Several of the largest natural disasters have occurred recently. These include the earthquake and tsunami in South East Asia and Hurricane Katrina in the Southern United States. Thousands of disasters occur every year. They all don't affect thousands of people, but the impact is as dire for each one that has to experience it. Each time a disaster occurs our hearts go out to those affected. However, what can we do when we are many miles away?
The following are some of the ways you might contribute to others affected by a disaster:
1. Pray. If you believe that miracles happen every day, as I do, then prayer should be at the top of your list.
2. Give Blood. There is always a need for blood. Especially when major disasters occur. Contact the Red Cross to learn about giving blood and schedule a time to donate at 1-800-GIVELIFE.
3. Send Notes. Give hope to the victims of the disaster as well as the relief workers by sending an encouraging note. If you do not have specific individuals to send to, send your notes to the local area through relief agencies, churches, schools and newspapers.
4. Volunteer. Go with a group to the location of the disaster to be a part of the rebuilding process. This could be with a local church or organization. You can also donate your time to volunteer organizations that respond to disasters. One of the first to respond is the Salvation Army. You can register your desire to volunteer by contacting your local Salvation Army office.
5. Donate Funds. Make a financial contribution to organizations that support the victims of the disaster. The Red Cross responds to thousands of disasters each year. You can donate at 1-800-HELP-NOW.
6. Donate Items. When disaster strikes, people can be without necessities for a long time. You can help by donating some of these items. If you want to support relief efforts by providing items, one of the best ways is to build and send relief kits. The United Methodist Committee on Relief and Operation Blessing are two organizations that teach you how to make the relief kits and where to send them. You can contact these organizations at 1-800-814-8765 and 1-757-226-3401, respectively.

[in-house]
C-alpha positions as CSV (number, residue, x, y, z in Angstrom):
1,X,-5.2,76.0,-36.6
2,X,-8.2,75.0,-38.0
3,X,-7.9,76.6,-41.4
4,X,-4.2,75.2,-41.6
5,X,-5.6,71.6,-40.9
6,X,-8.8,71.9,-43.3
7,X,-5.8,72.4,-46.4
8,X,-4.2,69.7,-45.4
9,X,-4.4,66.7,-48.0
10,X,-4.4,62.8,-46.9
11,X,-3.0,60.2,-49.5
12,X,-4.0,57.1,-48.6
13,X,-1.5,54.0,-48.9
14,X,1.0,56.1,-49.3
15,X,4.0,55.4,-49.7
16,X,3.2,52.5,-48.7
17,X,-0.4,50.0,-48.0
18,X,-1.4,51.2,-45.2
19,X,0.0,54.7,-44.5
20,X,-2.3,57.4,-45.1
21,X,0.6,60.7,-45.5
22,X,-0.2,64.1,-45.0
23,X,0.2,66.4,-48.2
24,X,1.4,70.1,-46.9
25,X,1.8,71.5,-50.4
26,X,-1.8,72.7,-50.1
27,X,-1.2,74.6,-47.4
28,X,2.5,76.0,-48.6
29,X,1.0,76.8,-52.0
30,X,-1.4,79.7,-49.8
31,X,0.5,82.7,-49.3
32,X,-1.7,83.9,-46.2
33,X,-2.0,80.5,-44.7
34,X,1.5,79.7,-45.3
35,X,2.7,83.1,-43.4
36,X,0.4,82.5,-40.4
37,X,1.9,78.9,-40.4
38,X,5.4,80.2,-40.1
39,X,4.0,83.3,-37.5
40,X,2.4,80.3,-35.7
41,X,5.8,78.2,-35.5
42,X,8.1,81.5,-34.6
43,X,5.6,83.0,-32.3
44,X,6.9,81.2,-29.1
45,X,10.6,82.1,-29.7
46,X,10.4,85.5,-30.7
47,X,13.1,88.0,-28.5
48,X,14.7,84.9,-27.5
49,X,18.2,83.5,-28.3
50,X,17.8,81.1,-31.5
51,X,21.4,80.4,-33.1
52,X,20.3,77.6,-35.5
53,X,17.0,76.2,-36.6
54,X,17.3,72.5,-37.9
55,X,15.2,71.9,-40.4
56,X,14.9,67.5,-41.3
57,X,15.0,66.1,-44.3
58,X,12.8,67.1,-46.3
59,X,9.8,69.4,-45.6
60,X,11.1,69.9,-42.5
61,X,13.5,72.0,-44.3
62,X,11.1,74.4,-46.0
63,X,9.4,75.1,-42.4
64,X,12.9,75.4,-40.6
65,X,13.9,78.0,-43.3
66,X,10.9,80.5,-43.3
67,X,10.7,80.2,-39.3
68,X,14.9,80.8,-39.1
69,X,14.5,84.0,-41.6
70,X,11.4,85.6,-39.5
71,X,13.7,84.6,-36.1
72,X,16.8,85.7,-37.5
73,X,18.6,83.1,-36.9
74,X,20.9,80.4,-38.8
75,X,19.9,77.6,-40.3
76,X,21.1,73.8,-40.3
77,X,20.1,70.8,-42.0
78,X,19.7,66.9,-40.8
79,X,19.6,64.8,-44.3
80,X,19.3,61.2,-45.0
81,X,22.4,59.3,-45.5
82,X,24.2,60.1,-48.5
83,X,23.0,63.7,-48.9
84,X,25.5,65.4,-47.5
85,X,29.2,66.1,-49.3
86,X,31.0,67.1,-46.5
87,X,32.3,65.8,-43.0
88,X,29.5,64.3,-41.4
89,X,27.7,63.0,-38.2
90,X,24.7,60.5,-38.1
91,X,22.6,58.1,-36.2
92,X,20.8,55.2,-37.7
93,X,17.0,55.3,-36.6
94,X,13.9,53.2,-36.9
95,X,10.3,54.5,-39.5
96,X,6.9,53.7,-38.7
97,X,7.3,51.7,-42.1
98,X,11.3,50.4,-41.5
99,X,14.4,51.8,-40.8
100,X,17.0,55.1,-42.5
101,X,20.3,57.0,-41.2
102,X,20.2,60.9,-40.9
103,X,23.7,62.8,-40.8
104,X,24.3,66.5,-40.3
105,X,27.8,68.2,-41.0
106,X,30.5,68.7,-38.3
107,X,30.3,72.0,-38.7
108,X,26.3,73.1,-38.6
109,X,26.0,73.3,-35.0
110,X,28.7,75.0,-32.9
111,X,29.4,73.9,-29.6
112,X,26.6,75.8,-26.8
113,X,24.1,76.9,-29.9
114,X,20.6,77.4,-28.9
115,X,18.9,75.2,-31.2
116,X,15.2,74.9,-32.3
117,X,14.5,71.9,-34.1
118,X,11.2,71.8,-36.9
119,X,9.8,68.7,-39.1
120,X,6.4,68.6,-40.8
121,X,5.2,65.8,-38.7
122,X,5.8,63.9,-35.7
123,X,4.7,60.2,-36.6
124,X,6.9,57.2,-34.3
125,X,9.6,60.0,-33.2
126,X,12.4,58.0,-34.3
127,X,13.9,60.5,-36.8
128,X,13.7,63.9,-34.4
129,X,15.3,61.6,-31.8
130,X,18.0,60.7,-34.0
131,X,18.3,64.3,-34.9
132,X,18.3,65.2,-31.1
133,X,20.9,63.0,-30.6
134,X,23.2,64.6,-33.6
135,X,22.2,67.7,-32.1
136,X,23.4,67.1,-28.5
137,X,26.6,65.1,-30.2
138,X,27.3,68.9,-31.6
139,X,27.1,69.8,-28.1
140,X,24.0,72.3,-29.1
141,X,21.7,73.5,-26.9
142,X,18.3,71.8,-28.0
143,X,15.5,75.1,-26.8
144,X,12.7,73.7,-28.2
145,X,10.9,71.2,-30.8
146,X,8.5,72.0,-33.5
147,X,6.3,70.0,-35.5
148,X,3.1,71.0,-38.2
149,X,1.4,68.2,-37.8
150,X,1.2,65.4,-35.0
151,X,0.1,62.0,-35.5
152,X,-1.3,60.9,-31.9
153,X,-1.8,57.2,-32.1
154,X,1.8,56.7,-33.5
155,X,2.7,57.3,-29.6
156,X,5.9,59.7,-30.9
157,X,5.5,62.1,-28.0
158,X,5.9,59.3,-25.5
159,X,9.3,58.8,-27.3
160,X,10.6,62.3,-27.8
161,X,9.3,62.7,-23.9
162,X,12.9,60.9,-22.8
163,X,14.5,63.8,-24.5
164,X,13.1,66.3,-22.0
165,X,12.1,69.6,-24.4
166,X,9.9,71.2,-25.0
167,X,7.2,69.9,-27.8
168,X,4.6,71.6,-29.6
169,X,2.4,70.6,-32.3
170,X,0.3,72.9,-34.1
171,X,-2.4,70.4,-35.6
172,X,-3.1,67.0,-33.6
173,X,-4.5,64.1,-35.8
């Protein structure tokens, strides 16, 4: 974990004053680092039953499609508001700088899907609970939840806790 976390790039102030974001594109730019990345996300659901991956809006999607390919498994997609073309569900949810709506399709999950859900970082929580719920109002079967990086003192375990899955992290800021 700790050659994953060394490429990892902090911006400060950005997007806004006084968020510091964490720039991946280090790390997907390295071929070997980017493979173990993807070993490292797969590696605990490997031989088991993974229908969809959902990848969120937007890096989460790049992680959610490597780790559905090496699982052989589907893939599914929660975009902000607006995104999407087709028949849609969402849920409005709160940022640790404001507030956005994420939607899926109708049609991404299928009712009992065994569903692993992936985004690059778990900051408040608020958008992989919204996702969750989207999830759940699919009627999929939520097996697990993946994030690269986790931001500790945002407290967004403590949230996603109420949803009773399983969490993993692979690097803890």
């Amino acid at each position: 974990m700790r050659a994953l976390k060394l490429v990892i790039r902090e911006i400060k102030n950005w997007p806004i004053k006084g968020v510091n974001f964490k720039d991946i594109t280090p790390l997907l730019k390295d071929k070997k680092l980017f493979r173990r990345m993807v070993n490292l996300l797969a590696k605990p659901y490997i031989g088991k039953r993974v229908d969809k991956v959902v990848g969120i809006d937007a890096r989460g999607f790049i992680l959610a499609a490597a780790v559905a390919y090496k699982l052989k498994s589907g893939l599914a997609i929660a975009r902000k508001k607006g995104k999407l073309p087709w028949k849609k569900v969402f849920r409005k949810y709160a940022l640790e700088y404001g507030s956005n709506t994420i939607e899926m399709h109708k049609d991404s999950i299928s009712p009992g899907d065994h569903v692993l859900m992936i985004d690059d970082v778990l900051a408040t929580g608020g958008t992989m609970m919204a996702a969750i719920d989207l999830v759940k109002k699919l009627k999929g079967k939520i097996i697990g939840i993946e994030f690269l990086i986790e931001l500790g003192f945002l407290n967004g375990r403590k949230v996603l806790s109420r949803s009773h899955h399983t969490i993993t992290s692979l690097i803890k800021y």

7. Provide Shelter. If you are a property owner with vacant rental housing, you might help those driven from their home. Contact Disaster Housing Resources Online to learn more and register your available space.
8. Have a Fundraiser. If you cannot afford to donate funds, conduct a fundraising event. The event does not need to be extravagant. I am aware of adults and kids that raised money for a cause by having a yard sale and selling lemonade.
9. Purchase Items. Shop at stores and eat at restaurants that donate a portion of their profits to support disaster relief efforts. You will discover several businesses making this kind of contribution following major disasters.
This list is a sample of things you could do. I challenge you to identify two or more ways you plan to contribute to disaster relief efforts. Act on them starting today.
Roger Carr is the founder of Everyday Giving. His life purpose is to help people help others. To learn more ways to give, sign up for the free Everyday Giving ezine at http://www.everydaygiving.com .